This well-known drink is made by the same original Lazzaroni family from Saronno, but they've branched out by now into very separate family groups. The liqueur also contains apricot kernels and has a similar distinctive bitter/sweet taste but no, it's not a biscuit.

Enjoyed after dinner with a dipping cantuccio or dare I say it Amaretto di Saronno biscuit, this gorgeous warming elixir is added to desserts to lend an almond flavour and is a staple in most Italian homes.




Amaretti di Sassello

Far west from Saronno in Lombardy, we find Sassello in Liguria and here the Amaretto biscuit is soft and chewy. Similarly made with apricot kernels, egg white and almonds, the quantity of almonds give these moreish biscuits a marzipan texture, very different to the Saronno sister.


The Lazzaroni Family Drama

There's no disputing the Lazzaroni created the cookie and then the drink (infused with the cookie) and thus own the rights to the original recipes, but as often happens with family businesses in Italy, a small dispute becomes a legal battle and this sadly was the case for the Lazzaronis.

It all went pear-shaped in 1984 when the Italian family sold the biscuit part of the business (named D. Lazzaroni) to an American company who then sold it on again.


Back in Italy, Paolo Lazzaroni (great-grandson to his original liqueur-creator namesake) is taking the family business to great heights, building a factory in Saronno and keeping with the family name 'Amaretto di Saronno'. This is all hunky-dory while P Lazzaroni makes the drink and D Lazzaroni makes the biscuit, until 2004 (according to US legal records) when Paolo begins to bake biscuits too. Now, you can't blame the guy - it's his family that truly started the whole thing, it's his great-nonna's recipe - you can imagine he feels entitled, but here the lines begin to blur (along with any internet records of what really happened) and who knows why they sold the blooming biscuit rights in the first place? Alas, the Lazzaroni family are sued because not only does he bake the biscuits, he then sells them to the Sates. You can picture the court room drama unfolding in true Italian/American fashion...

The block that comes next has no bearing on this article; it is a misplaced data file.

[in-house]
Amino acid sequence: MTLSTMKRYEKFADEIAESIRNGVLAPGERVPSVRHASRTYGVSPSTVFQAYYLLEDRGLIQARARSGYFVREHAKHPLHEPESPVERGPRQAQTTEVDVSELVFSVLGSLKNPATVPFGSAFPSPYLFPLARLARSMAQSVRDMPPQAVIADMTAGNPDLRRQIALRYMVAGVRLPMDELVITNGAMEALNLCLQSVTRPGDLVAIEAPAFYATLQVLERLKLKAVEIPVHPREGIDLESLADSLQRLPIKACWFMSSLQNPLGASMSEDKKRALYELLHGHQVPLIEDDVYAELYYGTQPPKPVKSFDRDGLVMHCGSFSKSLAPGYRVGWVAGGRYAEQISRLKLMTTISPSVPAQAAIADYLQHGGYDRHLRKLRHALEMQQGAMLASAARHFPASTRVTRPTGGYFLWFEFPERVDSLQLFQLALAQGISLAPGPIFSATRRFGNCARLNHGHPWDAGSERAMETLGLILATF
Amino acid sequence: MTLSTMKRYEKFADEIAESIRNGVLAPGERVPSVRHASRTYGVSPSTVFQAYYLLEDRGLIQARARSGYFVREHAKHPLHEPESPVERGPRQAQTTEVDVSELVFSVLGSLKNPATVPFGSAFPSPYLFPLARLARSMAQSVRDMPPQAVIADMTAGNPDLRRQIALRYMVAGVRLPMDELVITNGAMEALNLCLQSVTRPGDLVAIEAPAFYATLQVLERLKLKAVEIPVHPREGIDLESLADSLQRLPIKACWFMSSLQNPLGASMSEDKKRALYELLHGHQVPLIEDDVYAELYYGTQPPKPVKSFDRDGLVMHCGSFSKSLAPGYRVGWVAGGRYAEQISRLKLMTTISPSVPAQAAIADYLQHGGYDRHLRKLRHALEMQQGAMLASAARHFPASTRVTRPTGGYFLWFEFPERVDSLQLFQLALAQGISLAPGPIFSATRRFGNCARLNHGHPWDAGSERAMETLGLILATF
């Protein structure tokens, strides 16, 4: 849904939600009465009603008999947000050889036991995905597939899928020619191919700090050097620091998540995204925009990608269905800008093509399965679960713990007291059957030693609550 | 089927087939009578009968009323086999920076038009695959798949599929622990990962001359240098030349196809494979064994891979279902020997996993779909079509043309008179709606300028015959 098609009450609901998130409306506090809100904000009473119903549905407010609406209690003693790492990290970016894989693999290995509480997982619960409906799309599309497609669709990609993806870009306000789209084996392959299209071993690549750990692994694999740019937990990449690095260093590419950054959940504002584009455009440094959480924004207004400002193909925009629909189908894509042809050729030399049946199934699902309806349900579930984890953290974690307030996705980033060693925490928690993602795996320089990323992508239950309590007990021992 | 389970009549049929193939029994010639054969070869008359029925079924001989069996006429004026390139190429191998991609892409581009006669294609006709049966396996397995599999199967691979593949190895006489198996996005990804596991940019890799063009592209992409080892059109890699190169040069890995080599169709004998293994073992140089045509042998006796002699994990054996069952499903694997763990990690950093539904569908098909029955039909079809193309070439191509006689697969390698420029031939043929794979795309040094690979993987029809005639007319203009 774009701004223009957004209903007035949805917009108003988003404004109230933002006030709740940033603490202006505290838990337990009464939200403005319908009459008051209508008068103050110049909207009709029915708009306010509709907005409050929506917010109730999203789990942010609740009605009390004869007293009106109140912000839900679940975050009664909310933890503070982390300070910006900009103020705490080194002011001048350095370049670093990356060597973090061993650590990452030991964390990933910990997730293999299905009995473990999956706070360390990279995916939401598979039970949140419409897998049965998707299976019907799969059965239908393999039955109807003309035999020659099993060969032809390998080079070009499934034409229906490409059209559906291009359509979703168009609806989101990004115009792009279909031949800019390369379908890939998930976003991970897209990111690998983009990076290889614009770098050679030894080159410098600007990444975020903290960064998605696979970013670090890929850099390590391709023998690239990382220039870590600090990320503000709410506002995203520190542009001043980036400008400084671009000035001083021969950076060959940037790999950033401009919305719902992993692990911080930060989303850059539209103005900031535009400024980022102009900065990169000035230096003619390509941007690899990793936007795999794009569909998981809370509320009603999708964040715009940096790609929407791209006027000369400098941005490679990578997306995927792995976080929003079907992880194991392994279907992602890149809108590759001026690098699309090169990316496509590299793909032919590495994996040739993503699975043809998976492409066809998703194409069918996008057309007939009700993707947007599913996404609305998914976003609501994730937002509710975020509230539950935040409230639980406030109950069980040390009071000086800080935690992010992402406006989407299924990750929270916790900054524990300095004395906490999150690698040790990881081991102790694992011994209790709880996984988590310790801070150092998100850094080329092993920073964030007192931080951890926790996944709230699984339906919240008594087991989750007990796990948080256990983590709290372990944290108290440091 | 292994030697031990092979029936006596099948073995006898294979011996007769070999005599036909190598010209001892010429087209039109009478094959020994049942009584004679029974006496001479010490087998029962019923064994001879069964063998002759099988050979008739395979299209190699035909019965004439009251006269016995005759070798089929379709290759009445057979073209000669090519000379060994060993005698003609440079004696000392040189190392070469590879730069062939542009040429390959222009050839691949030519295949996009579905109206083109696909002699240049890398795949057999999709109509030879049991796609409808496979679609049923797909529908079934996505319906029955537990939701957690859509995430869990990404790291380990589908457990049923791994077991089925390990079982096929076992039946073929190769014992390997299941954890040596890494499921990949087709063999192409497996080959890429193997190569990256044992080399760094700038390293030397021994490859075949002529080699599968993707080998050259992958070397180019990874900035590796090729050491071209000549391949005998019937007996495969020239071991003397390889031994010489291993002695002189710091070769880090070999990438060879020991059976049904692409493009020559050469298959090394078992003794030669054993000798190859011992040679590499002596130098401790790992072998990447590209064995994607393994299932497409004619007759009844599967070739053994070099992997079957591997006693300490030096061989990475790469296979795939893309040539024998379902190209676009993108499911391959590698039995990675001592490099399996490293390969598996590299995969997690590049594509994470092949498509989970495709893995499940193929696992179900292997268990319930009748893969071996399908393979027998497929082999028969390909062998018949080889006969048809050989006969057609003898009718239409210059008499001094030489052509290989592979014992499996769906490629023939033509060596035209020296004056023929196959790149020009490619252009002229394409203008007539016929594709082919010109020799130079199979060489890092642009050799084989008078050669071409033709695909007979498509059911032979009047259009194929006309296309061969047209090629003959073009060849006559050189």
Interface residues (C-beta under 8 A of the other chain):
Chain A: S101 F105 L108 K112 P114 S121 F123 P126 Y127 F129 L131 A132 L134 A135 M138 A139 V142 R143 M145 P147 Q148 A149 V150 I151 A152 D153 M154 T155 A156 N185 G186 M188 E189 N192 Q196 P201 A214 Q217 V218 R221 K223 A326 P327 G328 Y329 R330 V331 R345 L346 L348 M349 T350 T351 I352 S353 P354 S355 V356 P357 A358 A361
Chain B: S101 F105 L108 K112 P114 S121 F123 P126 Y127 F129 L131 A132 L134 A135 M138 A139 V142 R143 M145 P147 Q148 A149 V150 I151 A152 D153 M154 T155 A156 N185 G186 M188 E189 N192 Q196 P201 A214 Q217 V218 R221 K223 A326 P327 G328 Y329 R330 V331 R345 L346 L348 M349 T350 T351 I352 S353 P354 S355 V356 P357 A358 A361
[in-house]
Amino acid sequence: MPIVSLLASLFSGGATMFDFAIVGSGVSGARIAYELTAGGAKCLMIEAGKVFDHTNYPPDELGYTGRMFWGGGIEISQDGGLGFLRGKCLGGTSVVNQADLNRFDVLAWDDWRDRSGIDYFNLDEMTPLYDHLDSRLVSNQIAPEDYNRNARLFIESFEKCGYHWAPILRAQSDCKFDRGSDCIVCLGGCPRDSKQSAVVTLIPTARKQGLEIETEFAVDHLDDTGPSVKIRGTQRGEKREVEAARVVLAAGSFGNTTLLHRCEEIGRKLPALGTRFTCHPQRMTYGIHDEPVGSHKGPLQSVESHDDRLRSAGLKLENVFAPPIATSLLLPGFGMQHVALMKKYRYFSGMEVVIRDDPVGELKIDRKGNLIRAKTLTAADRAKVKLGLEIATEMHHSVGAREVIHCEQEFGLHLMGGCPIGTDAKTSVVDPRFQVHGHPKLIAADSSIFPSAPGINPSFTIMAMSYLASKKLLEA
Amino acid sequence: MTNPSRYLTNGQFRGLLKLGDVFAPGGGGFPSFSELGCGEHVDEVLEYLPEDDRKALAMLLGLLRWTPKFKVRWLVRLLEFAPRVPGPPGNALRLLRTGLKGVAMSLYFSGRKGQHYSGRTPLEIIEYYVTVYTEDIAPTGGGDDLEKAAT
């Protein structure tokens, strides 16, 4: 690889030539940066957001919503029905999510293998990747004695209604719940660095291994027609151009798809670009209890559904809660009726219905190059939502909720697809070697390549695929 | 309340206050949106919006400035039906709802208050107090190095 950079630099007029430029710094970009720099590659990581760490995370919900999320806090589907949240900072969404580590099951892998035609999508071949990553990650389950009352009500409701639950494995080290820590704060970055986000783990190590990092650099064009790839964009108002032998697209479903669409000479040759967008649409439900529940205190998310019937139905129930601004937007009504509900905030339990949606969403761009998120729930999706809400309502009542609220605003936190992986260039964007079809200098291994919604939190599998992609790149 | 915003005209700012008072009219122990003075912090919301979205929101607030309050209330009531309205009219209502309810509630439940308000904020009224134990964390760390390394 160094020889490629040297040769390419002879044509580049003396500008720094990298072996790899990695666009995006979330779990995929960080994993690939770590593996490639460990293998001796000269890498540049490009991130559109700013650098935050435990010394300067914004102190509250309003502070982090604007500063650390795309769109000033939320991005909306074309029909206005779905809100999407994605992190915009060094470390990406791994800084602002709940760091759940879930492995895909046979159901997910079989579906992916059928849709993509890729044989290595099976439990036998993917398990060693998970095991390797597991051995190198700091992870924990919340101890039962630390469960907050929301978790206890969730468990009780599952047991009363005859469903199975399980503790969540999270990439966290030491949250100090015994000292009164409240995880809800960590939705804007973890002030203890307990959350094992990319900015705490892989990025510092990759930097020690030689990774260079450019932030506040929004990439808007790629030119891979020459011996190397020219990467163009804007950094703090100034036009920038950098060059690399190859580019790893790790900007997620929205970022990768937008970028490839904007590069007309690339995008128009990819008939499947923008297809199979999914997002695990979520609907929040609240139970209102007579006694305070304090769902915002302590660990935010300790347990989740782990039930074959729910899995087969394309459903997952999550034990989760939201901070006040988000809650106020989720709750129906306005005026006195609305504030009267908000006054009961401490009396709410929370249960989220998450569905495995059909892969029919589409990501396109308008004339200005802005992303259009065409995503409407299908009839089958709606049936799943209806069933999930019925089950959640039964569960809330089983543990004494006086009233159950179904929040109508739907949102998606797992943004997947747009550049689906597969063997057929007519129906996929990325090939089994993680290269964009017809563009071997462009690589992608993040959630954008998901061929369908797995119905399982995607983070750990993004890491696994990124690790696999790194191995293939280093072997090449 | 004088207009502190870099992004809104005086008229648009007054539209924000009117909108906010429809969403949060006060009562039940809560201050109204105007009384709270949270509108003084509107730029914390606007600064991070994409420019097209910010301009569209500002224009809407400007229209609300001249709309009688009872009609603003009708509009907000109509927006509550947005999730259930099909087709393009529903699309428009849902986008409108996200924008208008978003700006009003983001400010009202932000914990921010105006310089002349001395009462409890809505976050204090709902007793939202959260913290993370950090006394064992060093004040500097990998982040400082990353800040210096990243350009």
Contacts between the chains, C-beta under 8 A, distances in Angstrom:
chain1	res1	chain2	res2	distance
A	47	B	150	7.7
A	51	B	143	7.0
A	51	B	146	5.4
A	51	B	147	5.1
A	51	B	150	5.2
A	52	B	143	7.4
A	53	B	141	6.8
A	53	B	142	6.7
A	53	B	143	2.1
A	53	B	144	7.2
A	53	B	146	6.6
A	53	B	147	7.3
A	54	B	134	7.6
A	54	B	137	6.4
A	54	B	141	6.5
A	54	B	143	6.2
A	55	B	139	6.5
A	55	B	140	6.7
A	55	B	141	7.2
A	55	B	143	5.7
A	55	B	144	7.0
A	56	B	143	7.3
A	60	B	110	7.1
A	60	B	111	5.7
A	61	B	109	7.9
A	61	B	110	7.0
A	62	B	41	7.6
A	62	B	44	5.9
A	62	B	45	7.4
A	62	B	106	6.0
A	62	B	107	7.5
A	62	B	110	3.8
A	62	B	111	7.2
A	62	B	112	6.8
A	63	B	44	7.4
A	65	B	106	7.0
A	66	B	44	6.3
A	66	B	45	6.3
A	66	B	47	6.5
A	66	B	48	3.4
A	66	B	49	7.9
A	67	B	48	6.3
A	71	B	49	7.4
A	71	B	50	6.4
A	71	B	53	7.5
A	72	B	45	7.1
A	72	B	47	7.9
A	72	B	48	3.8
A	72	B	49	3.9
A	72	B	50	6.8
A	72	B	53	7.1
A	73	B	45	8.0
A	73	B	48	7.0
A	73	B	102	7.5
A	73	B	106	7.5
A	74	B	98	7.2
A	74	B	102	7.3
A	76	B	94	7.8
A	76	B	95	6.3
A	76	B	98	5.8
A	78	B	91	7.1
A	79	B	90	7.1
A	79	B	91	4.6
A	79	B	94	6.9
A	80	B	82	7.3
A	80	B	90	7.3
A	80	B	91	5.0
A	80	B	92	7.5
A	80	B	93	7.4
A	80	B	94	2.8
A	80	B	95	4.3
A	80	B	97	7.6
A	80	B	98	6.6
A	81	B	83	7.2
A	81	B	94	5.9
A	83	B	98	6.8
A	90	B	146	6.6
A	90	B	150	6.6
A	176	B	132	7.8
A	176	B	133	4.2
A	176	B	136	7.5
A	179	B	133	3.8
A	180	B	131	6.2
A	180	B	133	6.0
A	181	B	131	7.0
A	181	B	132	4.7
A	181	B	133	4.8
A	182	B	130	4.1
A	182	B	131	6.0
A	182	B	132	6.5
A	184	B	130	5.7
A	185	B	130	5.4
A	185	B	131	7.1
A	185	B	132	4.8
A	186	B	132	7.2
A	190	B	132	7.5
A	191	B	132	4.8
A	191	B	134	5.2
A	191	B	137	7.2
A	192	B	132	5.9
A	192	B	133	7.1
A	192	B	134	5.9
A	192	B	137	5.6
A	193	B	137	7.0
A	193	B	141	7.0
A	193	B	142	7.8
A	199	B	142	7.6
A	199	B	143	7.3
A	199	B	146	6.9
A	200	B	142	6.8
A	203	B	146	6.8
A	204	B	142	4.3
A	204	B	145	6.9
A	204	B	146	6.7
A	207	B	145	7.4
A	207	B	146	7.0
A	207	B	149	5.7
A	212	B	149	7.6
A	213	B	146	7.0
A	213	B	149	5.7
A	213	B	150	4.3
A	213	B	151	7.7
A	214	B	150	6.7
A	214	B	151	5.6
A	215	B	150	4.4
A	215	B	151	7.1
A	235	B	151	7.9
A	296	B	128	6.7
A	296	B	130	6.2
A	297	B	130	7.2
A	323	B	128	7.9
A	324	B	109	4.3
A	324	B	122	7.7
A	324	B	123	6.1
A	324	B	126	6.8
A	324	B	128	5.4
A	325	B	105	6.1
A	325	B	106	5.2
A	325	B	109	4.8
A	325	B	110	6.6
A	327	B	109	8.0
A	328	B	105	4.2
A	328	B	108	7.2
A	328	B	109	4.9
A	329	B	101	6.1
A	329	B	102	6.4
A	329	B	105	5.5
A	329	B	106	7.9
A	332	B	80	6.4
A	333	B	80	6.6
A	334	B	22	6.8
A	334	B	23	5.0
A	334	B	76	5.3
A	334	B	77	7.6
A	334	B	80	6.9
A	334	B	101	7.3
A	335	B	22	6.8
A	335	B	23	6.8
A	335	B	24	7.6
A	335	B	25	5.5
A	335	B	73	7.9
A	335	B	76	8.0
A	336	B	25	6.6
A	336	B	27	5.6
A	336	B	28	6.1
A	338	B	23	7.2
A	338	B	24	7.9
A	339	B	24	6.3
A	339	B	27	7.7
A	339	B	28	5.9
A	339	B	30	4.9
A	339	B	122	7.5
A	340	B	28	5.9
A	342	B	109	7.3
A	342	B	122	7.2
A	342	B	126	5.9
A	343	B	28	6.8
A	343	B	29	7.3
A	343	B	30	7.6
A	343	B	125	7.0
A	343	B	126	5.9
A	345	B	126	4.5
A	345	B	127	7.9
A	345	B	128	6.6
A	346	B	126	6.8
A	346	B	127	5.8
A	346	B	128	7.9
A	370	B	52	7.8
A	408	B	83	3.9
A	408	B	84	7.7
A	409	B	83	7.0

From here on it's rather messy, or is it swept under the carpet? Noted is the Italian family website who state they have nothing to do with D Lazzaroni. Then in Italy we've been calling Amaretto di Saronno (the drink) just 'Disaronno' for years and Amaretti di Saronno (the biscuits) are no longer made by Amaretti di Saronno but by Chiostro di Saronno - the Cloisters of Saronno. In this gorgeous 14th Franciscan church sit the original Amaretto recipes. Paolo and Luca Lazzaroni happily run the Italian company, baking panettone, cakes and all kinds of goodies (and exporting worldwide), selling their family's biscuit in its original tin, still wrapped with beautiful tissue paper in twos, just like Giuseppe and Osolina did for the Cardinal. In fact, if you visit the Cloisters in Saronno you can still see the iconic original boxes painted in wistful landscapes and women, Christmas snow and hunters riding through countryside scenes.


The wish

Many years after the biscuits were born, someone noticed their decorated wrappings would float gently up to the sky when lit. Who knows, if you make a wish and your paper glides to the ceiling, you may just be in luck.